John Dickinson
American politician
John Dickinson
John Dickinson was an American lawyer and politician from Philadelphia, Pennsylvania and Wilmington, Delaware. He was a militia officer during the American Revolution, a Continental Congressman from Pennsylvania and Delaware, a delegate to the U.S. Constitutional Convention of 1787, President of Delaware and President of Pennsylvania.
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  • 1808
    Age 75
    Died on February 14, 1808.
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  • 1787
    Age 54
    He was a militia officer during the American Revolution, a Continental Congressman from Pennsylvania and Delaware, a delegate to the U.S. Constitutional Convention of 1787, President of Delaware and President of Pennsylvania.
    More Details Hide Details Among the wealthiest men in the British American colonies, he is known as the "Penman of the Revolution" for his Letters from a Farmer in Pennsylvania; upon receiving news of his death, President Thomas Jefferson recognized him as being "among the first of the advocates for the rights of his country when assailed by Great Britain" whose "name will be consecrated in history as one of the great worthies of the revolution." He is the namesake of Dickinson College and Penn State University's Dickinson School of Law. Dickinson was born at Croisadore his family's tobacco plantation near the village of Trappe in Talbot County, Maryland. He was the great grandson of Walter Dickinson who emigrated from England to Virginia in 1654 and, having joined the Society of Friends, came with several co-religionists to Talbot County on the Eastern Shore of the Chesapeake Bay in 1659. There, with on the banks of the Choptank River where Walter began a plantation, Croisadore, meaning "cross of gold." Walter also bought on St. Jones Neck in what became Kent County, Delaware.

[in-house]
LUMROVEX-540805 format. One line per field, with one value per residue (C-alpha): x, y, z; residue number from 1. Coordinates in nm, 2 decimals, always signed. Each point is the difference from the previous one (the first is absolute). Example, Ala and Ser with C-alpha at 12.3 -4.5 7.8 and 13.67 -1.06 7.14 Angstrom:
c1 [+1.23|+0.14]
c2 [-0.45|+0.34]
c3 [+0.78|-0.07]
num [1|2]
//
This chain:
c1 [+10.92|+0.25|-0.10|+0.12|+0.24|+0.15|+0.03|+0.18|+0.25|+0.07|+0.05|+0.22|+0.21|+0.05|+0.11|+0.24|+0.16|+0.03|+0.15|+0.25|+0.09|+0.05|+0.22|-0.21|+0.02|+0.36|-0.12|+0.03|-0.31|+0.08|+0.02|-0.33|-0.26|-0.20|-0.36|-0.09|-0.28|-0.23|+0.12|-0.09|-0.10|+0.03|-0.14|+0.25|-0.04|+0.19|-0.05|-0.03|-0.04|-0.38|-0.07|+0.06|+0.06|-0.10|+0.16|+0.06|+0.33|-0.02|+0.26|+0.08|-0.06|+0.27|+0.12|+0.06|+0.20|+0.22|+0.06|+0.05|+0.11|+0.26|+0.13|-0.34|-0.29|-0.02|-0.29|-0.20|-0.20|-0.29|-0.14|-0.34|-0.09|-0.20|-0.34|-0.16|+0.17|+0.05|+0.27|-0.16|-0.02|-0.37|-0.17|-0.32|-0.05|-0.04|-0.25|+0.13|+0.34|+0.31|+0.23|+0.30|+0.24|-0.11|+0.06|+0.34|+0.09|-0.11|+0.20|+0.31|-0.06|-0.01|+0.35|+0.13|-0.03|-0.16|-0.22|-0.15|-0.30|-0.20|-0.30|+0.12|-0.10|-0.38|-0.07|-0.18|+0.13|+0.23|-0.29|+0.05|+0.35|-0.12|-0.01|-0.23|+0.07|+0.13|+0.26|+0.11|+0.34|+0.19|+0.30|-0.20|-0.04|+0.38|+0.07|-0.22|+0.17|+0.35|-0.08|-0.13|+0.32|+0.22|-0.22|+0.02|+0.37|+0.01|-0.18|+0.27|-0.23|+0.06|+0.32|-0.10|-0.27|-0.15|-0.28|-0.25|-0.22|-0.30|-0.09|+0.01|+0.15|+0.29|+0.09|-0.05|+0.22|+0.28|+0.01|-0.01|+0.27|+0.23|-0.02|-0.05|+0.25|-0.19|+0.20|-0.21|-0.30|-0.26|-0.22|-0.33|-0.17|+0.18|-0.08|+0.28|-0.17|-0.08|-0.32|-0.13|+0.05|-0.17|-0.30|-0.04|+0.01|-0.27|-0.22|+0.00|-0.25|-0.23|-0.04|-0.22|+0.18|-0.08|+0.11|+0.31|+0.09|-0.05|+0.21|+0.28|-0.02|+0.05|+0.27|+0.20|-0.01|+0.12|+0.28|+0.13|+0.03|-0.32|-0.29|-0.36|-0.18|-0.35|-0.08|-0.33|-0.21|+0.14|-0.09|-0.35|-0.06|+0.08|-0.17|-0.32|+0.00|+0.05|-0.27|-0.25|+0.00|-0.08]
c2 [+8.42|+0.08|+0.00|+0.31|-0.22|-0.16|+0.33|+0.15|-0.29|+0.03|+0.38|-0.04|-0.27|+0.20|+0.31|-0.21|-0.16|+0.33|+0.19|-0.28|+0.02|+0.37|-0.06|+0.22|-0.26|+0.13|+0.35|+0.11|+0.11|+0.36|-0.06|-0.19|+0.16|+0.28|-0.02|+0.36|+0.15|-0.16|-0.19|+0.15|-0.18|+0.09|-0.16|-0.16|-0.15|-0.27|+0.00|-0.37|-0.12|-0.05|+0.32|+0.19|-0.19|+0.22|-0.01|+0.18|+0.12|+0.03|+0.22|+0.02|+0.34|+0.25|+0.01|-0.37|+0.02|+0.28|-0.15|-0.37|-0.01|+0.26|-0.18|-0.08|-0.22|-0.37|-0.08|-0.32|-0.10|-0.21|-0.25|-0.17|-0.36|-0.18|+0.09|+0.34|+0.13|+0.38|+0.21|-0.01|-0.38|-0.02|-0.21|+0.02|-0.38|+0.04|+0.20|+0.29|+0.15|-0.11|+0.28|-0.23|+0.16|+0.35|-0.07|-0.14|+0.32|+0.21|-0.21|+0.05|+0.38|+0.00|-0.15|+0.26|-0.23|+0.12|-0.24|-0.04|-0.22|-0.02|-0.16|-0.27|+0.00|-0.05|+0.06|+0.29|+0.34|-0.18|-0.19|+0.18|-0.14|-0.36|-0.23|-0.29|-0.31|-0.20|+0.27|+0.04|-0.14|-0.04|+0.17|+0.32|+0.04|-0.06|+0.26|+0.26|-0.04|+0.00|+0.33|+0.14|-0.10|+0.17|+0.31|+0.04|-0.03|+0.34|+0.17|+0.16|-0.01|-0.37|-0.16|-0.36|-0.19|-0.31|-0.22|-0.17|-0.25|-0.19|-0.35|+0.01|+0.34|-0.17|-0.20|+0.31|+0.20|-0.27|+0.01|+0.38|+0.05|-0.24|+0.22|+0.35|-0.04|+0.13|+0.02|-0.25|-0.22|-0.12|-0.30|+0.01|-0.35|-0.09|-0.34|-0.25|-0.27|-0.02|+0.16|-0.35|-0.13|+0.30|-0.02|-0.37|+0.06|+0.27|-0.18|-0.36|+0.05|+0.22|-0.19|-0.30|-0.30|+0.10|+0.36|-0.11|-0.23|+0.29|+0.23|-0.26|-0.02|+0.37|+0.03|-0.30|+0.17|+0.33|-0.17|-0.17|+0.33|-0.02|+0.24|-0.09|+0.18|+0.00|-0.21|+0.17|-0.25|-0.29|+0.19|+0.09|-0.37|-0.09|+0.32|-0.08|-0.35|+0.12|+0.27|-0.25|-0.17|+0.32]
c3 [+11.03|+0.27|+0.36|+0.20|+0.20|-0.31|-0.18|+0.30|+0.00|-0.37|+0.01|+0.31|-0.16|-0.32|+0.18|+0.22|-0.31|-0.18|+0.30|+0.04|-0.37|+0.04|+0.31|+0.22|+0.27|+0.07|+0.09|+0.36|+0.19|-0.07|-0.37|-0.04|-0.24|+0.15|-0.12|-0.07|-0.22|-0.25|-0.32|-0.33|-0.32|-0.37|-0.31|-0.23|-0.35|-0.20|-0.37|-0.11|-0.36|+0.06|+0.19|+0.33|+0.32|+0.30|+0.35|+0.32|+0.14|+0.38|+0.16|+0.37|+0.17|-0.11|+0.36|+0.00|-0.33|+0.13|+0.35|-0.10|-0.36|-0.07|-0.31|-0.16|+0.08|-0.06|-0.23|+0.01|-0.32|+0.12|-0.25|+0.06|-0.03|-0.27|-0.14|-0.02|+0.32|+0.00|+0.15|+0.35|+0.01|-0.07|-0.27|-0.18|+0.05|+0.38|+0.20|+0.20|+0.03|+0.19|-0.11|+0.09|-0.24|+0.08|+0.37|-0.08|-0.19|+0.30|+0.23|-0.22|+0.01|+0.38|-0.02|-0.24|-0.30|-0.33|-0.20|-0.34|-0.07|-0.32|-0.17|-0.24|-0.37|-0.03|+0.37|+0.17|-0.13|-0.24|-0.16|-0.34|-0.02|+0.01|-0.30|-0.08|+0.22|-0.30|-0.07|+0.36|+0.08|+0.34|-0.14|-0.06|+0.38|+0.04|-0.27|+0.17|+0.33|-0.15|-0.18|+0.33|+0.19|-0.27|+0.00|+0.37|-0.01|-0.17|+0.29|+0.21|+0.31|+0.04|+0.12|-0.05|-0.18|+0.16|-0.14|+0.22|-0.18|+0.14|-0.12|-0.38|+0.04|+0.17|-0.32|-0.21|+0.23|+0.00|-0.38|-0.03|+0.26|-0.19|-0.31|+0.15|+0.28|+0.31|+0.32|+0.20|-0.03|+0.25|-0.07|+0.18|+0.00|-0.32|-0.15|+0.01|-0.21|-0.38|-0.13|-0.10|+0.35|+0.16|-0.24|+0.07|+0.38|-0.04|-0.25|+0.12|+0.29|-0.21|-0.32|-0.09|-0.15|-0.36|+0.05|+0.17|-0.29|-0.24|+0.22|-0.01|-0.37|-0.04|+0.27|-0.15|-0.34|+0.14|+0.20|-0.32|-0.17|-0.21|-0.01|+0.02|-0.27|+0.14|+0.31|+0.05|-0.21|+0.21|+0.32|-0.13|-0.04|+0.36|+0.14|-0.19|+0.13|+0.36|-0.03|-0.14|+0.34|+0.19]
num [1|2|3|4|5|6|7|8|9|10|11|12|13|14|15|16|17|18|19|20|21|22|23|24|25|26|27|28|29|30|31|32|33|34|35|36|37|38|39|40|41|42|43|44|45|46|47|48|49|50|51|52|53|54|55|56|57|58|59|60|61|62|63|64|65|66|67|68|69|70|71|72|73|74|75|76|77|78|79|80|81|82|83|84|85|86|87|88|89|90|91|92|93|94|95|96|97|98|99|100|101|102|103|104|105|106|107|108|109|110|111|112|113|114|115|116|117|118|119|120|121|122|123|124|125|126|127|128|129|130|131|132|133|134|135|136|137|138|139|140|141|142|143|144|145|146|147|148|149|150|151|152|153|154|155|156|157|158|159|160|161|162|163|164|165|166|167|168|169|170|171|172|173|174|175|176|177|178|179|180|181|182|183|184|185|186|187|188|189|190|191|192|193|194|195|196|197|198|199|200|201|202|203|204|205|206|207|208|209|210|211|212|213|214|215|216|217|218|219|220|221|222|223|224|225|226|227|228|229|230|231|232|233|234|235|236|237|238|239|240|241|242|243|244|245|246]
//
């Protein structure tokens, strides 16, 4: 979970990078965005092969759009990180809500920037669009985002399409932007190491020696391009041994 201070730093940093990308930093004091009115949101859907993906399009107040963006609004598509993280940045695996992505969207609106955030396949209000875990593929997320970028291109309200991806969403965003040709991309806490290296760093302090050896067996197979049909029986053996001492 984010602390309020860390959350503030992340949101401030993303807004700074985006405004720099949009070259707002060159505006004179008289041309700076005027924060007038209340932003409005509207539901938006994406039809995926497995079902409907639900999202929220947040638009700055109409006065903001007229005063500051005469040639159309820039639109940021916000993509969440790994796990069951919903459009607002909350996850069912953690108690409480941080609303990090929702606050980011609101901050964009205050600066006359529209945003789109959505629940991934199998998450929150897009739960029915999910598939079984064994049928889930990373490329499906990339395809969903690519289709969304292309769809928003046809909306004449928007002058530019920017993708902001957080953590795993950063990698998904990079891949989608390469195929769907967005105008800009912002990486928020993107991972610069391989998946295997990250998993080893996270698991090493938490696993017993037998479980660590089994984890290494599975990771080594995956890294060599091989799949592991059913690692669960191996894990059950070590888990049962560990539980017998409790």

• 1785
    Age 52
    After his service as President of Pennsylvania, he returned to live in Wilmington, Delaware in 1785 and built a mansion at the northwest corner of 8th and Market Streets.